Advertising has been around since the days when ancient Egyptians wrote on papyrus. But these days, PPC advertising and SEO are the names of the game.
Here’s the thing: 86% of consumers use the Internet to find a local business, and 72% of consumers prefer to find information about local merchants via search. PPC has a lot to offer your business–that is if you’re doing it right.
Truth is, a lot of businesses make messy, easy-to-avoid advertising mistakes that drain their PPC budgets in a fraction of their allotted time. That’s why we’re walking you through some of the biggest ones to watch out for.
Letting Others Bid for Your Company Name
It seems like a mistake that’s too dumb for anyone to make, doesn’t it?
You’d be surprised. Seriously, this happens all the time.
It’s more basic than you think–it starts with you not bidding on your brand name as a keyword. But, wait, why would you bid on your own brand name?
Because if you don’t, your competitors will.
And when that happens, don’t be shocked if you Google your own brand name and see your competitor’s ad pop up instead of yours.
Here’s the thing: if your brand is known to your audience, bidding on your own brand name will bring you a lot of traffic. And given what you’re already bidding on keywords, covering your bases shouldn’t cost you too much extra.
Your Biggest Competitor is Yourself
And not in the good, self-improvement way, either.
Let’s say you’re running two campaigns, one called “Women’s Shoes” and the other called “RLSA Women’s Shoes”. Your second campaign is spending nearly as much as the standard campaign–without any greater success.
In this case, you’re competing against yourself. Especially if you committed the great sin of people who don’t have time to craft each PPC campaign with tender love and care: cloning one campaign and setting it to a “bid only” audience instead of “target and bid”.
In other words, it’s still going after anyone who pops up for the given keyword, regardless of whether they’ve been on the site before or not.
This is bad because it means your two campaigns are essentially bidding against each other.
The key here is to understand the difference between an RLSA campaign and a standard campaign in order to make the best use of your time (and money).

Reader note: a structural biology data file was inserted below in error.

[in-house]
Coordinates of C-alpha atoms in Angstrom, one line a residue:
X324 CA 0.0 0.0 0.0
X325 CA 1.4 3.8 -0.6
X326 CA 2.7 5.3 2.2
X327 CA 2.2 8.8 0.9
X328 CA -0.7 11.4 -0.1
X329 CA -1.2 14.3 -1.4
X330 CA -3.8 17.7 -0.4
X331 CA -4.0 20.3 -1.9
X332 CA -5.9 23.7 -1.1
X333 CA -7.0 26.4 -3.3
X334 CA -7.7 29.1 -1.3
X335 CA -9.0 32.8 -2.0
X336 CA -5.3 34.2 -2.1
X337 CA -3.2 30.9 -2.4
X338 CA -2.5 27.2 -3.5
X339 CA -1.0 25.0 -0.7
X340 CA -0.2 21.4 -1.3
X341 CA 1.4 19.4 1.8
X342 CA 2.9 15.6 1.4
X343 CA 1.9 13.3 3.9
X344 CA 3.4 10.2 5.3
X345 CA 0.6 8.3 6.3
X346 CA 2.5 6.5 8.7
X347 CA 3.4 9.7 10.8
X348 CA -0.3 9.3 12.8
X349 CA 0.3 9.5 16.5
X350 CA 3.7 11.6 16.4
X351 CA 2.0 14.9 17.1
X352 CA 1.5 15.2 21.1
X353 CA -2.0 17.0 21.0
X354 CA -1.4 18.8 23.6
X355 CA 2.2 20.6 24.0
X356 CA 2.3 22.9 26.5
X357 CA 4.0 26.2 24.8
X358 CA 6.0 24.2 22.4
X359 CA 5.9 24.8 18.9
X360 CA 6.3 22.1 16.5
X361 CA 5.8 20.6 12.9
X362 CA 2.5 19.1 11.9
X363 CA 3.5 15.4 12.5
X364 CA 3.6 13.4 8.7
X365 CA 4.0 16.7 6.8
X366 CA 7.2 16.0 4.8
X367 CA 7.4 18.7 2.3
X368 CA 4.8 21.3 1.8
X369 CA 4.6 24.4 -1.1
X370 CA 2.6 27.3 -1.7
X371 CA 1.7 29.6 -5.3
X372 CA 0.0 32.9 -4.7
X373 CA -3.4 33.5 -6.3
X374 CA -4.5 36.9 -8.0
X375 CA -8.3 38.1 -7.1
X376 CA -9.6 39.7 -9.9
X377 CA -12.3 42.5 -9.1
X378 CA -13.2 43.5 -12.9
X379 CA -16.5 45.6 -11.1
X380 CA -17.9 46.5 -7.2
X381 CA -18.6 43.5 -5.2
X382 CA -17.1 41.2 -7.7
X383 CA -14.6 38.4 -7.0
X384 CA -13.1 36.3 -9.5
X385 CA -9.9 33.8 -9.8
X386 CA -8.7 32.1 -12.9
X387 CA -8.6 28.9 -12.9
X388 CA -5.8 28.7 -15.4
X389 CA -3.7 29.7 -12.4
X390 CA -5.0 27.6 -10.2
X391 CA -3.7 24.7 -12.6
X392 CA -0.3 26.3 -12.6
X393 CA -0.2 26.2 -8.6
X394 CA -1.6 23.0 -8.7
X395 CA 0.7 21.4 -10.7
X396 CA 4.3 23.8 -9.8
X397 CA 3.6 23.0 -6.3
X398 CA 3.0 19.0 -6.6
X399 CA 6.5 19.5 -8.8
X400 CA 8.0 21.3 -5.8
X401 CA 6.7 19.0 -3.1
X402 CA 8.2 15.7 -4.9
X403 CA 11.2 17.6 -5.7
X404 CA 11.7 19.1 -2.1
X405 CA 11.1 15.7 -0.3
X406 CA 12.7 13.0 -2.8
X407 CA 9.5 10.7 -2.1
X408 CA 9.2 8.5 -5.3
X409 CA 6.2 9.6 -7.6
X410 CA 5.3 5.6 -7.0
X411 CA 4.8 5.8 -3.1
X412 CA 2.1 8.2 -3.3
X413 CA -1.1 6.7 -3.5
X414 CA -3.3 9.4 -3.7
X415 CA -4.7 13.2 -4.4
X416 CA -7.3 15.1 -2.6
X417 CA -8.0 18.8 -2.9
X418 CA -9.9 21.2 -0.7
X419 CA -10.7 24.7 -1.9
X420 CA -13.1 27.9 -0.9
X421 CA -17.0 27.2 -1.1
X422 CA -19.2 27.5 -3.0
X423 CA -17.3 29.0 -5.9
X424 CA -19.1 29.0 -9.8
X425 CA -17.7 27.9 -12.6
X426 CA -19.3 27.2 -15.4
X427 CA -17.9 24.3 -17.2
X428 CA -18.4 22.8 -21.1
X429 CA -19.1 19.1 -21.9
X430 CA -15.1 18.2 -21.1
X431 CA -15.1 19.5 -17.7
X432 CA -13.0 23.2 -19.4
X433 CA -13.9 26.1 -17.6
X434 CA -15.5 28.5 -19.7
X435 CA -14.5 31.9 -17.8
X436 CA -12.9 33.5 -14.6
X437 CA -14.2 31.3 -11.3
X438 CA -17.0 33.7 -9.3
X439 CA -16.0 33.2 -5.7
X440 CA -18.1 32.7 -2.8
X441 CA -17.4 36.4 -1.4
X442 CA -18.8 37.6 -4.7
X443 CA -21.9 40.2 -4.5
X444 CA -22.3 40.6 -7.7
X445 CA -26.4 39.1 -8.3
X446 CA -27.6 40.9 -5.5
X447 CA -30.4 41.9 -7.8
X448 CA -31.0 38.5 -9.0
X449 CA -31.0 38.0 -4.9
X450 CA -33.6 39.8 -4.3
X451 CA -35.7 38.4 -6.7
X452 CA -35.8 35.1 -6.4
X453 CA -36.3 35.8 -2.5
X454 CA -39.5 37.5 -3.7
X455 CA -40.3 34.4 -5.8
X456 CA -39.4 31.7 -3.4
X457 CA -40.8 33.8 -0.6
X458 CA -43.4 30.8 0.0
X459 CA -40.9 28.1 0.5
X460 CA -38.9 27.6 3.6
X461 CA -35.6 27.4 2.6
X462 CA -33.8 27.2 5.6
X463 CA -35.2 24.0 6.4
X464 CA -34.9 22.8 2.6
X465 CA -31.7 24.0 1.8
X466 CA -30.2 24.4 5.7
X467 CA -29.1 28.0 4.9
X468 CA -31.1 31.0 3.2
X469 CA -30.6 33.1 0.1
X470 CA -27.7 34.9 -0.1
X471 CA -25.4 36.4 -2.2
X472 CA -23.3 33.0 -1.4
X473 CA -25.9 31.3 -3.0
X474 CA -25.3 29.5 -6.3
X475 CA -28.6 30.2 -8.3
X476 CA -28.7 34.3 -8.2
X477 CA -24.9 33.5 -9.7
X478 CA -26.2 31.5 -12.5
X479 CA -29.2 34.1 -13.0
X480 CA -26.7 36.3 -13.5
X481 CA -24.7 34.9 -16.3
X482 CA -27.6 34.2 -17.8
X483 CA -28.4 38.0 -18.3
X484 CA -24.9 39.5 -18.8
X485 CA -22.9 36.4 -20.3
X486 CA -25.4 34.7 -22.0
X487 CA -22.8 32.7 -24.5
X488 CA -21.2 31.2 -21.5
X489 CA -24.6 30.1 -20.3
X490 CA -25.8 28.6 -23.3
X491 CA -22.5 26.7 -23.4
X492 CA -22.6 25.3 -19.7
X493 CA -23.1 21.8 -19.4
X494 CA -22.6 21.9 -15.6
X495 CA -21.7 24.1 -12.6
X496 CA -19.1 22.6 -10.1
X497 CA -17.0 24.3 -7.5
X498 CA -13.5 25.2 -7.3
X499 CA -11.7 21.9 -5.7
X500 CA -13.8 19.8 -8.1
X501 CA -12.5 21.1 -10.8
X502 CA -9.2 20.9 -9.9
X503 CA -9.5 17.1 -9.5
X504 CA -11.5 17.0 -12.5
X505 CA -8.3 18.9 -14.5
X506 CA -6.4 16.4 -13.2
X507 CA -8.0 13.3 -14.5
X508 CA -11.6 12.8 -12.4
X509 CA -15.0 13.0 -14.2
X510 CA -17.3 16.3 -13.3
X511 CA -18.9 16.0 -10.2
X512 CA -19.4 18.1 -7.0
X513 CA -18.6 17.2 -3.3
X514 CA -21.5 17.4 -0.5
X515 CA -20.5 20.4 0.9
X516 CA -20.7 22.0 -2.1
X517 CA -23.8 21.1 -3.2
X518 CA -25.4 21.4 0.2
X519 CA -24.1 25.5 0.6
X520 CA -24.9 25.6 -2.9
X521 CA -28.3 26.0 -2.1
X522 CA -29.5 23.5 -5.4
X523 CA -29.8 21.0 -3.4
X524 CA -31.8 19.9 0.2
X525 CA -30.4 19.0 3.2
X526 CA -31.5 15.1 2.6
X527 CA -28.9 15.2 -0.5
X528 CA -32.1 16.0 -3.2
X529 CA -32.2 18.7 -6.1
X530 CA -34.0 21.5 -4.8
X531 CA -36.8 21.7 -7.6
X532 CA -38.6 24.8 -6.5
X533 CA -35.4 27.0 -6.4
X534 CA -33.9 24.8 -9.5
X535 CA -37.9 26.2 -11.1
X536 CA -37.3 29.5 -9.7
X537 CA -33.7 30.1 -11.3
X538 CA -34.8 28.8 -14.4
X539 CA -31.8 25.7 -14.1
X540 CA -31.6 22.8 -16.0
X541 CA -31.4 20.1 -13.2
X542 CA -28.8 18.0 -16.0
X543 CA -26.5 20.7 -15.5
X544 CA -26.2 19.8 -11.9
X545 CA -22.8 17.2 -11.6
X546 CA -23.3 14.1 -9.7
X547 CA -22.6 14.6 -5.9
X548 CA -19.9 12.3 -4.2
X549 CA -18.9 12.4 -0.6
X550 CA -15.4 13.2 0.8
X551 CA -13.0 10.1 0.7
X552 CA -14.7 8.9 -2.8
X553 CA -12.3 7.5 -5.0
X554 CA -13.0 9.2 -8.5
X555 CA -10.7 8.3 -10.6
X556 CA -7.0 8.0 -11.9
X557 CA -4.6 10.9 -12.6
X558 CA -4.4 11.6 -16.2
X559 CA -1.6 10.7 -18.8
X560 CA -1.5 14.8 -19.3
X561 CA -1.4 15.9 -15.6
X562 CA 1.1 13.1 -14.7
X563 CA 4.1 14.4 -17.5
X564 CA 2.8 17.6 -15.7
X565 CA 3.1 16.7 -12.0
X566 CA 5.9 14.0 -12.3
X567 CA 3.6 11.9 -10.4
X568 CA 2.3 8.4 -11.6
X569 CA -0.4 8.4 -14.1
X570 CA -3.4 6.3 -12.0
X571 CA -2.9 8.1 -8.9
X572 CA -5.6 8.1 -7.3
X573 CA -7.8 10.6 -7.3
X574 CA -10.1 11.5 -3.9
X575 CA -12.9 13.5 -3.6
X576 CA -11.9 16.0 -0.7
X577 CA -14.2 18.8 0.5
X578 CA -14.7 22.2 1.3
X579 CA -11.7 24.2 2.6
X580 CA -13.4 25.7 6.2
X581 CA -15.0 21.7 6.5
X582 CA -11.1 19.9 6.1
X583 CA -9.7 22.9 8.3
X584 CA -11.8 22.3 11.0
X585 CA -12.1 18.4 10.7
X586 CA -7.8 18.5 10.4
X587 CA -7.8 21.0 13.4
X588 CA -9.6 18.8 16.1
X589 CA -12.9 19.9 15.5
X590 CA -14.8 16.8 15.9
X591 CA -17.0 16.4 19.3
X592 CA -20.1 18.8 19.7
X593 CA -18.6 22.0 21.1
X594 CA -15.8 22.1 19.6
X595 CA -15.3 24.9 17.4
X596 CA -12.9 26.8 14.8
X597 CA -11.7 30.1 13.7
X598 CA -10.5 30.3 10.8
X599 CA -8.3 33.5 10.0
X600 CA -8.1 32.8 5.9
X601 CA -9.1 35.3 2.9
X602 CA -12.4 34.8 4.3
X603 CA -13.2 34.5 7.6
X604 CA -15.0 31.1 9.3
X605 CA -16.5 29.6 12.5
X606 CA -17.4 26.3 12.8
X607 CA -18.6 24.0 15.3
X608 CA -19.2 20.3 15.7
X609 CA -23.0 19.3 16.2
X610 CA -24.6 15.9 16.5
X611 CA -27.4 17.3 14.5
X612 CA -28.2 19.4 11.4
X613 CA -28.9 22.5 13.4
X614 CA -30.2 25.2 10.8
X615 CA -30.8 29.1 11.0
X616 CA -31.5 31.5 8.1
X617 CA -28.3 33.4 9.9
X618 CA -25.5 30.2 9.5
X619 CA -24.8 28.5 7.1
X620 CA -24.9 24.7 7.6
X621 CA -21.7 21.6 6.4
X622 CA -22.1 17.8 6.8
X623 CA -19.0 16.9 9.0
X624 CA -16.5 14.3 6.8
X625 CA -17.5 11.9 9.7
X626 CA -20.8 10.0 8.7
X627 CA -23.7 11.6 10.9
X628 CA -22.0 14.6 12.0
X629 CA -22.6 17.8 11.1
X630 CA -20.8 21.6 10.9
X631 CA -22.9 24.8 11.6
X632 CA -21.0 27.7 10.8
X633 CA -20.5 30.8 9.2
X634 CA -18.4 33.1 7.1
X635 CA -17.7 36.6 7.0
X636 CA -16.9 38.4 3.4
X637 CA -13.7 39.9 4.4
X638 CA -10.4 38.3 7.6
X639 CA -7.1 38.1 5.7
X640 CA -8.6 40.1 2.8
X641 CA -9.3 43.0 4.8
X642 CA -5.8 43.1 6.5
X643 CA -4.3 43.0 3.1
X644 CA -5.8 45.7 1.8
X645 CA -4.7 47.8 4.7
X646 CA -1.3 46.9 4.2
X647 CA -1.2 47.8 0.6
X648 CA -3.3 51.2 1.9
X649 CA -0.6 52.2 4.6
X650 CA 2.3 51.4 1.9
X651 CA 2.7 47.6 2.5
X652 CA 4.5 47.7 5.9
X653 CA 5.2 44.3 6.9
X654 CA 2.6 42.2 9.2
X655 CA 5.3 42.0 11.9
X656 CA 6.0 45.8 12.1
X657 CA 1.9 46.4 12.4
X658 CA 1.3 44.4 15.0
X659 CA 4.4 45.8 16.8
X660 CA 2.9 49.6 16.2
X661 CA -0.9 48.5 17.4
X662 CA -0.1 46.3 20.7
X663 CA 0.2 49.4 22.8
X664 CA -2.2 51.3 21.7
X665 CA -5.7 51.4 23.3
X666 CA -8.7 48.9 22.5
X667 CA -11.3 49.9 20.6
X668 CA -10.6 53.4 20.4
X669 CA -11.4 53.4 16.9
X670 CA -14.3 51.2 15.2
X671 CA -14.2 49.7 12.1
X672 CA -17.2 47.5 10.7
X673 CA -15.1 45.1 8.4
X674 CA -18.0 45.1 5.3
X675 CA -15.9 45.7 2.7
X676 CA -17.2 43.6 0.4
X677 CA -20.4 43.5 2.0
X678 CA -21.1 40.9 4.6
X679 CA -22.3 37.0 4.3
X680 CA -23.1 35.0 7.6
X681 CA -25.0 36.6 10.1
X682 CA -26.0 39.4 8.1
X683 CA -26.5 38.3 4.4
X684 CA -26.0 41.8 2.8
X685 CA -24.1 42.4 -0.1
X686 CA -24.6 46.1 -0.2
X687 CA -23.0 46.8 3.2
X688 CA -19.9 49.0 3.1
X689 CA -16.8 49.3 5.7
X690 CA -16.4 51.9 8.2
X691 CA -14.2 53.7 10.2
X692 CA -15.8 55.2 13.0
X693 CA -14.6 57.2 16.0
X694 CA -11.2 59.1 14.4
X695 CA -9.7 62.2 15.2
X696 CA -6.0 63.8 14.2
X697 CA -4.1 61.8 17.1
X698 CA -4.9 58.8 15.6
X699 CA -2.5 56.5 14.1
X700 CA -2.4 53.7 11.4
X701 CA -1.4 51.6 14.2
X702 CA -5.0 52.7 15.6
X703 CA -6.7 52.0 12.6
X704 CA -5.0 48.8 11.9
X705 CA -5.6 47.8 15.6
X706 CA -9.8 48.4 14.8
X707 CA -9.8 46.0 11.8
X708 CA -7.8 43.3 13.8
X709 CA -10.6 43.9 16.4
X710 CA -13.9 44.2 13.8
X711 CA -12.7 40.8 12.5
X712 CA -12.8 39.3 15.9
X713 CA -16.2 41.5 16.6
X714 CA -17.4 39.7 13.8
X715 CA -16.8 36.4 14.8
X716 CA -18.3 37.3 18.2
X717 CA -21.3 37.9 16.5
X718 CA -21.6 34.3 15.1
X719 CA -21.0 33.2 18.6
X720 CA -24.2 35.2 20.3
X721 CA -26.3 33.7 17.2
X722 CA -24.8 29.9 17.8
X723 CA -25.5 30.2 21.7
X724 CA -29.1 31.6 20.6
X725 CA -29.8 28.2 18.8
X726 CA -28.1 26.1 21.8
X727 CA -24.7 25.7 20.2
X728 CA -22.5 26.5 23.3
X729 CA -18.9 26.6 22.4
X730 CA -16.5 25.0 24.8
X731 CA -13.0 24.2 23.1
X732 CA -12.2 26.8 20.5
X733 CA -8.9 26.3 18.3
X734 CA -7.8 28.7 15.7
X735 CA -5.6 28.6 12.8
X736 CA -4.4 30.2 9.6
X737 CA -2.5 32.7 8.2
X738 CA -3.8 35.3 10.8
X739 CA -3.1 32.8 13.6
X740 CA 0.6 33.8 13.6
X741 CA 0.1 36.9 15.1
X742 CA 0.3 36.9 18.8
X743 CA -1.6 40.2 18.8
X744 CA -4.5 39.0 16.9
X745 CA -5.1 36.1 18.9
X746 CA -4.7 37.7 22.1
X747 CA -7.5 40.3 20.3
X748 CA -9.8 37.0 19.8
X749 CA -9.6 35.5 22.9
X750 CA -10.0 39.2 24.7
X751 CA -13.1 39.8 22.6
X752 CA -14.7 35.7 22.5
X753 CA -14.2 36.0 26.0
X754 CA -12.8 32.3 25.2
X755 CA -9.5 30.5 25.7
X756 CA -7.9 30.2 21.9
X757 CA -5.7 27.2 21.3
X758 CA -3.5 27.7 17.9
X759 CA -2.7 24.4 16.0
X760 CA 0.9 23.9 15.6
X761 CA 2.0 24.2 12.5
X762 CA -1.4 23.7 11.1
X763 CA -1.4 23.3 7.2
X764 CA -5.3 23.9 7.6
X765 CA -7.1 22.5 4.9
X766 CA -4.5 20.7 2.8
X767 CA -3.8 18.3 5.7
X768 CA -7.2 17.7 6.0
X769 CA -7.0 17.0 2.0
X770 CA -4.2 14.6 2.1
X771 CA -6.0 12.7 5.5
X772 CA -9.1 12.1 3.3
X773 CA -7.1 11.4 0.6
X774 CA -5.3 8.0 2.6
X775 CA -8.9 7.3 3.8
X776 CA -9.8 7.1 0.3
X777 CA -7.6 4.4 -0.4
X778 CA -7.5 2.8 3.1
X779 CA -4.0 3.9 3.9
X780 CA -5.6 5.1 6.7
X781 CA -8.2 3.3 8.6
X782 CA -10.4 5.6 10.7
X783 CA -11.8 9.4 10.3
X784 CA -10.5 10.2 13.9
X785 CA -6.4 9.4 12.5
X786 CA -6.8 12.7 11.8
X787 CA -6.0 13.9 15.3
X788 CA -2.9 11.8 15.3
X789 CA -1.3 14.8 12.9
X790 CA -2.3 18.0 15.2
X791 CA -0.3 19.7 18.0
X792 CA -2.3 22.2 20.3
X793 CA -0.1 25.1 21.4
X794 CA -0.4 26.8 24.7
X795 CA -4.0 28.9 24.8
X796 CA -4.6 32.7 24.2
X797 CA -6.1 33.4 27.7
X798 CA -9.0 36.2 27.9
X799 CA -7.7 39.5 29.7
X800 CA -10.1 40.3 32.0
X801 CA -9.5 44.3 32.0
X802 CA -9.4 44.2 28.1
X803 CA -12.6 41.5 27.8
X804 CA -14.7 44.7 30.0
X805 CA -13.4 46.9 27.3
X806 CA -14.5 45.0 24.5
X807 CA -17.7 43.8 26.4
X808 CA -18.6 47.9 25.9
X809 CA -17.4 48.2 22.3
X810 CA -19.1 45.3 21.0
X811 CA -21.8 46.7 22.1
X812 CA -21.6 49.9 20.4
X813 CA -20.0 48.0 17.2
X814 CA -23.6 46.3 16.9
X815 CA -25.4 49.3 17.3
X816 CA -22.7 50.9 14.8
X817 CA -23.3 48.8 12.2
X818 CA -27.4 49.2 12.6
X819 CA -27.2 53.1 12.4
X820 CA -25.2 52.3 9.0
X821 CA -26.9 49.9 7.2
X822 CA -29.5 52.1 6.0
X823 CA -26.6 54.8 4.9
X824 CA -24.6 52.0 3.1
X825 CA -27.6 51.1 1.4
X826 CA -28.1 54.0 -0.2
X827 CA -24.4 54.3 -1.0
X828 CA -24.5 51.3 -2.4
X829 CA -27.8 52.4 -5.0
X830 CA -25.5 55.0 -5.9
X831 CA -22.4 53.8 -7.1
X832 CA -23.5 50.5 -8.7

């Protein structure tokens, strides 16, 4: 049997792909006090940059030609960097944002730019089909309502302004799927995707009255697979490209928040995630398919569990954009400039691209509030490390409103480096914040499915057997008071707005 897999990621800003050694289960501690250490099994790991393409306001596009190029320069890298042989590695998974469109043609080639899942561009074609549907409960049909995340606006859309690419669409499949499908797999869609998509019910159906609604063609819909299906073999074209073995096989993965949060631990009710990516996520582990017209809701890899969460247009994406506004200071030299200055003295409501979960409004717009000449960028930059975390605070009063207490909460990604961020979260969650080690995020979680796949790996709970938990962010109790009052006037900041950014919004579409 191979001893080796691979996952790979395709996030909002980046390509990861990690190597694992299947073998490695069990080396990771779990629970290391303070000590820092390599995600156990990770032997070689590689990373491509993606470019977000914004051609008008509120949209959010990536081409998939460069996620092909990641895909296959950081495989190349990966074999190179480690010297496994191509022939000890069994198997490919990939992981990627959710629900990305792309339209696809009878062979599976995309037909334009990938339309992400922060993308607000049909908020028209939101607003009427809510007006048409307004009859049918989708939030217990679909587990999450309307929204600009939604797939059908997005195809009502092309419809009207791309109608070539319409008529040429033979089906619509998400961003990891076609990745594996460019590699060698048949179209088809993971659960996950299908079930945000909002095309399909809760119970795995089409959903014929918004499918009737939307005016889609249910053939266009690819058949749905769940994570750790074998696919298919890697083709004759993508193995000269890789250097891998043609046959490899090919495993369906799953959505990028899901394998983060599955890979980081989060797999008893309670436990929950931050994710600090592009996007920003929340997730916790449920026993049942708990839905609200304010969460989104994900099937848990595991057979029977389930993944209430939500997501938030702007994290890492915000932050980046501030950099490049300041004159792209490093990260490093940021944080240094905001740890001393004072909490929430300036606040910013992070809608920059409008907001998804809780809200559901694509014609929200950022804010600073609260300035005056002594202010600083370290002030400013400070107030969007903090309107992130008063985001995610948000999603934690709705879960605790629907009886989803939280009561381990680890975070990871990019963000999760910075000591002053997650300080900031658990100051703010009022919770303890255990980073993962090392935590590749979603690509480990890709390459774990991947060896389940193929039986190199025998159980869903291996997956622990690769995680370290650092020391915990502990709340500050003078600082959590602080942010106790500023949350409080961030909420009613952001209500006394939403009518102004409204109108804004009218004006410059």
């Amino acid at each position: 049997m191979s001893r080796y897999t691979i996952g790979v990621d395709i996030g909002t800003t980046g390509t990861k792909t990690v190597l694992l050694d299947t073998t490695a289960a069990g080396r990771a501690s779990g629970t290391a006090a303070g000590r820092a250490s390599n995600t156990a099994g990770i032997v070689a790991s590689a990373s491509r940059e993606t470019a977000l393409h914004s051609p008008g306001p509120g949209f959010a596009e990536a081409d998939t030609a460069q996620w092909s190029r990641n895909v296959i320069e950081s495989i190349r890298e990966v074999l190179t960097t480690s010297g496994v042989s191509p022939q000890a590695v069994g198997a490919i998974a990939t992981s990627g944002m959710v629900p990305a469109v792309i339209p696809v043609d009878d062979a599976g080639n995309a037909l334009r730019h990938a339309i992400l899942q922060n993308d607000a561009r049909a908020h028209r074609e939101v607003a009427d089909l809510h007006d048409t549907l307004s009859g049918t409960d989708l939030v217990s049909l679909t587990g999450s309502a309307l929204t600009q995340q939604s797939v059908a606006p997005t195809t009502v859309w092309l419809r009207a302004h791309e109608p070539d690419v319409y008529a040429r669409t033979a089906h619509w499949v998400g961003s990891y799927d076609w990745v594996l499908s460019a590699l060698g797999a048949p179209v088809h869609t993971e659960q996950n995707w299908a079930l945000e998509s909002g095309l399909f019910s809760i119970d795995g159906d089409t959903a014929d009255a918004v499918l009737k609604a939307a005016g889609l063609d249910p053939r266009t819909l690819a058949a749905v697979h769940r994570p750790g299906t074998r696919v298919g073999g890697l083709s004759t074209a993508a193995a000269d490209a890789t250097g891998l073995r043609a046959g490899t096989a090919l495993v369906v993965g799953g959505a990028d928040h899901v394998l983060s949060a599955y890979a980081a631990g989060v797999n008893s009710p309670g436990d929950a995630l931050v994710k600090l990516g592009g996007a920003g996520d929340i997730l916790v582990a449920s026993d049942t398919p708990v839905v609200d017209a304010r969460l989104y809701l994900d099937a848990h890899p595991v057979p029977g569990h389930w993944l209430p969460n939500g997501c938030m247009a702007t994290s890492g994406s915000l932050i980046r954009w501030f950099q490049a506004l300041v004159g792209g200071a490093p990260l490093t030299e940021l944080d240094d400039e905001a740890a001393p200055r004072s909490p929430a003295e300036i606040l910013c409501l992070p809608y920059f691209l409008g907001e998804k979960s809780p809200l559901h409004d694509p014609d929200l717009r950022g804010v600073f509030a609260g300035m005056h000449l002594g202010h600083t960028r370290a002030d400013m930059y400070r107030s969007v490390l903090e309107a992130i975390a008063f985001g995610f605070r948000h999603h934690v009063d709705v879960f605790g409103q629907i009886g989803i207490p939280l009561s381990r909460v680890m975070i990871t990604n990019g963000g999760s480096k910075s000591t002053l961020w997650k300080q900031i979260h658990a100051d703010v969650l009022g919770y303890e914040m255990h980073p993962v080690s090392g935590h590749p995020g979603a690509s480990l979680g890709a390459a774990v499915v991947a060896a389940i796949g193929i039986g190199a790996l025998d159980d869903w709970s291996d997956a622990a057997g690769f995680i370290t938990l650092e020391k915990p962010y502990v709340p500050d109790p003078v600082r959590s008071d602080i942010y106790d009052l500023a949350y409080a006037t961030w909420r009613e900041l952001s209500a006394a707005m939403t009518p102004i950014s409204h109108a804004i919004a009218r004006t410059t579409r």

Canada’s curse to the United States may come back to bite you in unexpected ways. In fact, Justin Bieber is secretly a textbook example of rookie mistakes you may be making on your PPC campaign.
Let’s say, for example, you sell fiber optic cables. Overnight, your impressions skyrocket while your click-through rates and conversions plummet.
Like about 99 other problems in life, it could be all Justin Bieber’s fault.
Here’s why: Google, in all its infinite wisdom, could mistake “Bieber” for a misspelling of “fiber” so that when Beliebers are rabidly searching for his new album, your site is getting a boost for a search that doesn’t actually apply to you.
Which means you’re paying for clicks that will never convert.
Moral of this story: it’s almost impossible to guess everything Google will incorrectly match you to, so monitor your query reports religiously and predict as many negative keywords as you can.
Using Underperforming Keywords in Endless Ads
It’s tempting to fall into the “what-if” trap.
As in, “What if I deactivate that keyword and it loses me business? What if that useless keyword got useful next week?”
This is a tough love situation. If keywords aren’t performing the way you need them to, then you’re wasting your budget if you hold onto them instead of replacing them with more profitable keywords.
Kill your darlings and cut the keywords that aren’t performing at top speed.
Paying for Negative Keywords
People love free stuff. It’s true in college and it’s true throughout adulthood.
Trouble is if a searcher types in the word “free” before their search and they find your product page only to find that your products aren’t free, guess what?
They’re not going to spend money on your site, but you have to pay for their non-converting click.
This is why you need to pay careful attention to your negative keywords. You have to take the time to make a negative keyword list to make sure your site isn’t displaying for searches where your scope of conversion is too low to be worth the hassle.
Failure to Use Google’s Targeting Settings
Long story short: just because you can sell to the whole world doesn’t mean you should.
It can be tempting for those who sell products with a significant global appeal to set their targeting setting to “world”.
Here’s the problem: if you’re selling to a primarily English-speaking audience with prices set in USD, Canadian dollars, and Euros, someone finding your site in, say, Indonesia, is going to face shipping prices worth more than the order itself, which means you’re paying for a non-converting customer.
Google’s targeting settings are a useful invention–use them as they were intended to target the regions most likely to become converting customers for your business.
Then, as your business grows, you can slowly expand your targeting to more regions.
Beyond the Top PPC Advertising Mistakes
Once you know how to avoid the major PPC advertising mistakes, you can focus on what you actually want to accomplish with your PPC campaign.